Several limitations must be acknowledged in this study. The precision of the relationship model was relatively low; in our model, the R2 for all OAG patients was 0.096 and the R2 for subgroup analysis models was 0.106 for HTG group and 0.061 for NTG group, which indicates that the explanatory power of these models is weak. Considering that glaucoma is a multifactorial disease with genetic and environmental components and the relatively poor agreement of optic disc structural changes with functional changes in glaucoma,  it seems unsurprising that these values were not stronger. In addition, the methods for measuring the depth and the thickness of the LC in vivo must be validated, especially for eyes with myopic tilted disc for which the configuration of LC may be different; this could influence the variability of measurements. However, in the present study, only five eyes showed a tilted disc configuration probably because most of the population of this study was Caucasian (69.3%). Thus, possible variability of measurement from myopic tilted disc could be minimized in this study. Furthermore, because of the cross-sectional nature of this study, it is not possible to determine the cause-effect relationship between the LC configuration and the glaucoma severity. Further prospective, longitudinal study is warranted.
| Conclusions|| |
We measured LC parameters including the LT and LD in vivo using EDI SD-OCT and demonstrated a significant correlation between the LC parameters and the VF MD in OAG patients. Our results show a structure-function relationship between the LC and peripheral visual sensitivity. In addition, our results suggest that the LC may be different or act differently according to the OAG subtype, NTG versus HTG. Further research in this area is warranted to confirm these findings.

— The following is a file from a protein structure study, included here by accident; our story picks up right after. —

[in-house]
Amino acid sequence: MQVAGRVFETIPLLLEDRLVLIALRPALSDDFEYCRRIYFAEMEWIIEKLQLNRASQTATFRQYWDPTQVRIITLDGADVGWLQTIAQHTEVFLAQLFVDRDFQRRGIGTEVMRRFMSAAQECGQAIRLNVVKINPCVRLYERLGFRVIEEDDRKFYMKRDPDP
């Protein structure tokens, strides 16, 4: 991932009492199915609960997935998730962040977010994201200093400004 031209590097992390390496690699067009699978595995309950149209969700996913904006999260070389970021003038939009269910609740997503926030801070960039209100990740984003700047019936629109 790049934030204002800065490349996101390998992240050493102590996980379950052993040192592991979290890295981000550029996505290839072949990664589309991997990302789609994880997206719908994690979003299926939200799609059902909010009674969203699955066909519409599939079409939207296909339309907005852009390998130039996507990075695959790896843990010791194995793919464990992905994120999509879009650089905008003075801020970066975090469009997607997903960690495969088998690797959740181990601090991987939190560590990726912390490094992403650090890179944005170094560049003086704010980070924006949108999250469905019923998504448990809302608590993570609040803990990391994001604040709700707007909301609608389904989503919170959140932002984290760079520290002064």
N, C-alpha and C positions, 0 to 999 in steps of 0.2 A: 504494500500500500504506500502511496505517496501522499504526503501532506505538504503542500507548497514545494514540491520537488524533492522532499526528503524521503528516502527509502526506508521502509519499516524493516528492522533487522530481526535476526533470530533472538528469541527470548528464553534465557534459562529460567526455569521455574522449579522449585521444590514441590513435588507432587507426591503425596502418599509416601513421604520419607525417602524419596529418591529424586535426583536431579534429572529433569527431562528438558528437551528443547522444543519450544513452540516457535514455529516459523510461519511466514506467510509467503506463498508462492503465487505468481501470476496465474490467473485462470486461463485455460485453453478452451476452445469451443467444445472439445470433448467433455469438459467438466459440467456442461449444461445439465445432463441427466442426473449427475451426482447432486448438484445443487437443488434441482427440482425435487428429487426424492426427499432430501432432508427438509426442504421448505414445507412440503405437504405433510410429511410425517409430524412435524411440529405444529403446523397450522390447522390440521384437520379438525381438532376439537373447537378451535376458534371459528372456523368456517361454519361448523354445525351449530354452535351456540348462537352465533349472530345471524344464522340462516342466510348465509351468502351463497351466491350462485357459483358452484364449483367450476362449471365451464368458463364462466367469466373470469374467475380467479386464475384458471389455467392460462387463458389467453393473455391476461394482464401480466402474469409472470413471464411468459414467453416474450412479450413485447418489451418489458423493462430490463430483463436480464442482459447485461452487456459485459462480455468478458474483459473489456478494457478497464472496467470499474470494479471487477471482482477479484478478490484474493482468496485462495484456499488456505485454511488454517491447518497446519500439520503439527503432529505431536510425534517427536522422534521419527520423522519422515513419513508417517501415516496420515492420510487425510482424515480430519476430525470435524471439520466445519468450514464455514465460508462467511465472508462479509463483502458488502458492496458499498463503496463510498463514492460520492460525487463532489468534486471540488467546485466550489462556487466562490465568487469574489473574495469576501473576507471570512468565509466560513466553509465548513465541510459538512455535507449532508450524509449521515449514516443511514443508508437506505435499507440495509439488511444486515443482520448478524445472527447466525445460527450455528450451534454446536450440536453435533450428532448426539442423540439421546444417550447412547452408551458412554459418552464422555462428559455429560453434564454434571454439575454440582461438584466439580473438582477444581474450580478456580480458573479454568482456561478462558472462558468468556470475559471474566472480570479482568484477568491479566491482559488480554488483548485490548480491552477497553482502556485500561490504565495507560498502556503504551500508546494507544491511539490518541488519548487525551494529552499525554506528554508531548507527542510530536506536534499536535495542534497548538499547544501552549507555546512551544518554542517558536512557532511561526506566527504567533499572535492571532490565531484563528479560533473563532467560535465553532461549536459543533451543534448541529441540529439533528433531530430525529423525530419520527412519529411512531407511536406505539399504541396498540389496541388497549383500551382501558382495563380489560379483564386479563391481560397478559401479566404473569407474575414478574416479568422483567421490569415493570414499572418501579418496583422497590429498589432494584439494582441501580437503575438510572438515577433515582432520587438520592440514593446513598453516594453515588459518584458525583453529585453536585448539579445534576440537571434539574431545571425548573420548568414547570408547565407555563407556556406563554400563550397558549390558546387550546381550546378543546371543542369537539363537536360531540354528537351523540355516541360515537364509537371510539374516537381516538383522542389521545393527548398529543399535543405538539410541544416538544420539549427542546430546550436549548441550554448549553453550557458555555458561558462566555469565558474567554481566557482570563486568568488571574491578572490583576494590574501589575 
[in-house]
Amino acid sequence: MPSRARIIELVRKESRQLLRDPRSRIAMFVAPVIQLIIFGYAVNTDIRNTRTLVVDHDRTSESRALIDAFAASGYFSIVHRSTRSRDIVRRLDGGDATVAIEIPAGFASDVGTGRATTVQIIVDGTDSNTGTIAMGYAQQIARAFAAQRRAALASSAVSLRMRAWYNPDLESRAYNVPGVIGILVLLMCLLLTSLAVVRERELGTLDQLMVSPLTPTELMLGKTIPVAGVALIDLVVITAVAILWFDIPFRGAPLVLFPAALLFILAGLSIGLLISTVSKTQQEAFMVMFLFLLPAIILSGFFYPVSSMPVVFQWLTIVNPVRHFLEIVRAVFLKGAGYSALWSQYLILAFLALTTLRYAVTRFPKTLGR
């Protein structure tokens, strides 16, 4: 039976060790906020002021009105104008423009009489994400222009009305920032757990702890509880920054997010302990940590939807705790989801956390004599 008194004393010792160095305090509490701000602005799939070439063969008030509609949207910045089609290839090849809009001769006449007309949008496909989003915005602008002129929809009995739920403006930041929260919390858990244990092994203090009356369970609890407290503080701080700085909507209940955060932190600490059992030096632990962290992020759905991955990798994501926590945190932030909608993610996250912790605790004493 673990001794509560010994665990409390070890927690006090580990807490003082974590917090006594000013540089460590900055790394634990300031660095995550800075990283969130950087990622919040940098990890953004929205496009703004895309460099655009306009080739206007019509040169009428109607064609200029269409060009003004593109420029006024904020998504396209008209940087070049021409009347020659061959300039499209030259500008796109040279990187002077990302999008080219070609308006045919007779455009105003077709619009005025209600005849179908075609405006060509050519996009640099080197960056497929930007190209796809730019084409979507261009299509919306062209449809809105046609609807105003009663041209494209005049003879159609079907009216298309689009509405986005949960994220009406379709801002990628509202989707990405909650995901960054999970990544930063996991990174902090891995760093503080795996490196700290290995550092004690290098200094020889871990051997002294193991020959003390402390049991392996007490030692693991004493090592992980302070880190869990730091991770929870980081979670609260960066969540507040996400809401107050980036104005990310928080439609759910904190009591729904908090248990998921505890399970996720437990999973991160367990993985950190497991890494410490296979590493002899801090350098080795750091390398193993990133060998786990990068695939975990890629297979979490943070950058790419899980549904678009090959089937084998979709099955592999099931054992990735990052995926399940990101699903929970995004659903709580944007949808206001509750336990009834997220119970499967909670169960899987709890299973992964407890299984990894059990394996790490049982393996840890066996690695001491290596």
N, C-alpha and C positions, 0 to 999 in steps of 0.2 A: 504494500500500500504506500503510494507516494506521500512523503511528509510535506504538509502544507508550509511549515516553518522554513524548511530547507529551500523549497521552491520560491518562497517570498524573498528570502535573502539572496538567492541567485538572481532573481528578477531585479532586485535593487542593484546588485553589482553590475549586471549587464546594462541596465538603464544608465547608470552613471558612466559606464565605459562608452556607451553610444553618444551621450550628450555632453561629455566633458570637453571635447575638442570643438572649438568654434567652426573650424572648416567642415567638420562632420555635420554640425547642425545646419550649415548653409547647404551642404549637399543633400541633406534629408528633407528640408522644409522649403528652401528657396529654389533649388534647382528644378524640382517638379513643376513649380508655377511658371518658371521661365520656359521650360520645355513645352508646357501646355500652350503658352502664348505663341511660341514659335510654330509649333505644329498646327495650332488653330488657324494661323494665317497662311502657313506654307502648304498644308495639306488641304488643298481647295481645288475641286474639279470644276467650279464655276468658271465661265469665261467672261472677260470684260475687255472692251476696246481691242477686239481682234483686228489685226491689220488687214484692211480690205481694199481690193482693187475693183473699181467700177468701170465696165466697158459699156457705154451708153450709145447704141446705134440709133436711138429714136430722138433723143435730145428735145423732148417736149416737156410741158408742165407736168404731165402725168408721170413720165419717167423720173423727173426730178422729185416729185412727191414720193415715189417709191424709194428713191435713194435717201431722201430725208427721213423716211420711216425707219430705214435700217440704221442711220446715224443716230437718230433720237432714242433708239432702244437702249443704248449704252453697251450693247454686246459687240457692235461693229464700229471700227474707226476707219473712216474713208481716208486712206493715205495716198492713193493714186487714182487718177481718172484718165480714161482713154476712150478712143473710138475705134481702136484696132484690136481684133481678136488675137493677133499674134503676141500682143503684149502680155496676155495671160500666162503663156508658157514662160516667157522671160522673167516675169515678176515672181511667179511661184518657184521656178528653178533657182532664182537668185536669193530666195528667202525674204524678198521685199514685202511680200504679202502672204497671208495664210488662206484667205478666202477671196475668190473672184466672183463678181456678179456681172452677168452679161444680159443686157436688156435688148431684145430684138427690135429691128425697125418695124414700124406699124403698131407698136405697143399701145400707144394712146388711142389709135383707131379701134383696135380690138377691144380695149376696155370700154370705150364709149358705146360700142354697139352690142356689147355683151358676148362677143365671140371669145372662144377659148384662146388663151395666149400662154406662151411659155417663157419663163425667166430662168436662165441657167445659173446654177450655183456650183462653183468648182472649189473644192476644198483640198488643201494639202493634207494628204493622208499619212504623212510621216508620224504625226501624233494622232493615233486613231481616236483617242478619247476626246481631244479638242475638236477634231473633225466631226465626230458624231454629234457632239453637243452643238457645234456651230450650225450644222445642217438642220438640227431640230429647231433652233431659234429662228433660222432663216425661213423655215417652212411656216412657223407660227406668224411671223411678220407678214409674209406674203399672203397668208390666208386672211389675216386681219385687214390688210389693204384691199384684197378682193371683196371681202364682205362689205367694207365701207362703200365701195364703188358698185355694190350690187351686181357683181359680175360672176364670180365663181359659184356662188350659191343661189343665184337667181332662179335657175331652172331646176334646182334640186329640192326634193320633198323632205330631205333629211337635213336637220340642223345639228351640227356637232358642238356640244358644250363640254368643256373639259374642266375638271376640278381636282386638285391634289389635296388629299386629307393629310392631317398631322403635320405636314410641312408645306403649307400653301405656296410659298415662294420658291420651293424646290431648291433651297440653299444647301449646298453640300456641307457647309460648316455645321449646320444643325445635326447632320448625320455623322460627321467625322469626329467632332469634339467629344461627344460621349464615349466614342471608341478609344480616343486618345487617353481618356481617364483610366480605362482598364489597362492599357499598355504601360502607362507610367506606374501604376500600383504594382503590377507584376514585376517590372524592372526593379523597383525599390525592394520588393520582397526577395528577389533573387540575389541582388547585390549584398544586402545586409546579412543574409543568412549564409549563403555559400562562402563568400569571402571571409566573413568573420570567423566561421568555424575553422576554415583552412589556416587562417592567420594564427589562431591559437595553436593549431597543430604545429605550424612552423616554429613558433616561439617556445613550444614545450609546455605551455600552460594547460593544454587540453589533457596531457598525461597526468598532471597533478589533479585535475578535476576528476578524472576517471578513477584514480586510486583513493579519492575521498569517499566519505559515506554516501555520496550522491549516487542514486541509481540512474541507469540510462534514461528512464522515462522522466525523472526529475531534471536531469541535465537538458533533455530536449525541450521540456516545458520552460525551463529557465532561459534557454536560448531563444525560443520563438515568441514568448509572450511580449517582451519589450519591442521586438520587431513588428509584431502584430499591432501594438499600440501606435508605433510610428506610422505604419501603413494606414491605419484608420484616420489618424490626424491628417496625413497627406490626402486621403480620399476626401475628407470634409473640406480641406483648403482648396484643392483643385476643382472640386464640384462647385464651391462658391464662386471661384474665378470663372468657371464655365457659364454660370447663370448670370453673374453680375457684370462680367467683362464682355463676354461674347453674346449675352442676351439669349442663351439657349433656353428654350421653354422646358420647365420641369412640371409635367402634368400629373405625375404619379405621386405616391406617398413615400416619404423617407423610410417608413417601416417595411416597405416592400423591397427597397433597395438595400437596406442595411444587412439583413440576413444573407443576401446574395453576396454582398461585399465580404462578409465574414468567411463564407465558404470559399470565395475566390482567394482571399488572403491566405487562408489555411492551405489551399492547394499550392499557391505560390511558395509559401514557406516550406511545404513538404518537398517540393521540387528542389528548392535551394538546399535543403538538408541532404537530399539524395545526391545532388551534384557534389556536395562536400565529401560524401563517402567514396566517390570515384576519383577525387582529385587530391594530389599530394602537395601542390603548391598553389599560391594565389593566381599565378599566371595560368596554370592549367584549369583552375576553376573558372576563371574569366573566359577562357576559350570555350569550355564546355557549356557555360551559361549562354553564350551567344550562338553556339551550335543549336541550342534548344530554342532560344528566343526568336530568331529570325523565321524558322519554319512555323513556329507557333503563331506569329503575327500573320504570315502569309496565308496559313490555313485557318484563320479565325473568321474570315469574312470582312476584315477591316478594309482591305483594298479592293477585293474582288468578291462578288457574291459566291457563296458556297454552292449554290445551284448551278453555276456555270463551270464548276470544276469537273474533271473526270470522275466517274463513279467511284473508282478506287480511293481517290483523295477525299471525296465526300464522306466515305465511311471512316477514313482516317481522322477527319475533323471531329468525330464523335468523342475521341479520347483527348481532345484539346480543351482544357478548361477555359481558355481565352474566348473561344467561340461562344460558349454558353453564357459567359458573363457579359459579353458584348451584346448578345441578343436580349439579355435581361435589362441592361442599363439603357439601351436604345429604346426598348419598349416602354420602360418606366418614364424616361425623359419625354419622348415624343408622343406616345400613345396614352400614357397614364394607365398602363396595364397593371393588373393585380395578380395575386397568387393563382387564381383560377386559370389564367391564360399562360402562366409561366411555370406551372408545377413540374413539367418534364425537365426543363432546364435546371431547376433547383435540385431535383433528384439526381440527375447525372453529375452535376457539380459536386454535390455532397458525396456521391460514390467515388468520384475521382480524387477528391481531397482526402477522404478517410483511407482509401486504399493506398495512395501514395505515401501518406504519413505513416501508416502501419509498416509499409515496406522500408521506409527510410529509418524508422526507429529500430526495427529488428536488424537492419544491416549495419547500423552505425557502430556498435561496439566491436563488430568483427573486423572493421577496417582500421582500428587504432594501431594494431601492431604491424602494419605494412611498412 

Financial support and sponsorship
Conflicts of interest
There are no conflicts of interest.
| References|| |
Allingham RR, Damji KF, Freedman SF, Moroi SE, Rhee DJ. Shields Textbook of Glaucoma. 6 th
ed., Philadelphia: Lippincott Williams and Wilkins, Wolters Kluwer; 2011.
Quigley HA, Addicks EM, Green WR, Maumenee AE. Optic nerve damage in human glaucoma. II. The site of injury and susceptibility to damage. Arch Ophthalmol 1981;99:635-49.
Huang D, Swanson EA, Lin CP, Schuman JS, Stinson WG, Chang W, et al.
Optical coherence tomography. Science 1991;254:1178-81.
Srinivasan VJ, Adler DC, Chen Y, Gorczynska I, Huber R, Duker JS, et al.
Ultrahigh-speed optical coherence tomography for three-dimensional and en face imaging of the retina and optic nerve head. Invest Ophthalmol Vis Sci 2008;49:5103-10.
Inoue R, Hangai M, Kotera Y, Nakanishi H, Mori S, Morishita S, et al.
Three-dimensional high-speed optical coherence tomography imaging of lamina cribrosa in glaucoma. Ophthalmology 2009;116:214-22.
Kagemann L, Ishikawa H, Wollstein G, Brennen PM, Townsend KA, Gabriele ML, et al.
Ultrahigh-resolution spectral domain optical coherence tomography imaging of the lamina cribrosa. Ophthalmic Surg Lasers Imaging 2008;39 4 Suppl:S126-31.
Girard MJ, Strouthidis NG, Ethier CR, Mari JM. Shadow removal and contrast enhancement in optical coherence tomography images of the human optic nerve head. Invest Ophthalmol Vis Sci 2011;52:7738-48.
Lee EJ, Kim TW, Weinreb RN, Park KH, Kim SH, Kim DM. Visualization of the lamina cribrosa using enhanced depth imaging spectral-domain optical coherence tomography. Am J Ophthalmol 2011;152:87-95.e1.
Park HY, Park CK. Diagnostic capability of lamina cribrosa thickness by enhanced depth imaging and factors affecting thickness in patients with glaucoma. Ophthalmology 2013;120:745-52.
Kiumehr S, Park SC, Syril D, Teng CC, Tello C, Liebmann JM, et al. In vivo
evaluation of focal lamina cribrosa defects in glaucoma. Arch Ophthalmol 2012;130:552-9.
Lee EJ, Kim TW, Weinreb RN, Suh MH, Kang M, Park KH, et al.
Three-dimensional evaluation of the lamina cribrosa using spectral-domain optical coherence tomography in glaucoma. Invest Ophthalmol Vis Sci 2012;53:198-204.
Park HY, Jeon SH, Park CK. Enhanced depth imaging detects lamina cribrosa thickness differences in normal tension glaucoma and primary open-angle glaucoma. Ophthalmology 2012;119:10-20.
Ren R, Yang H, Gardiner SK, Fortune B, Hardin C, Demirel S, et al.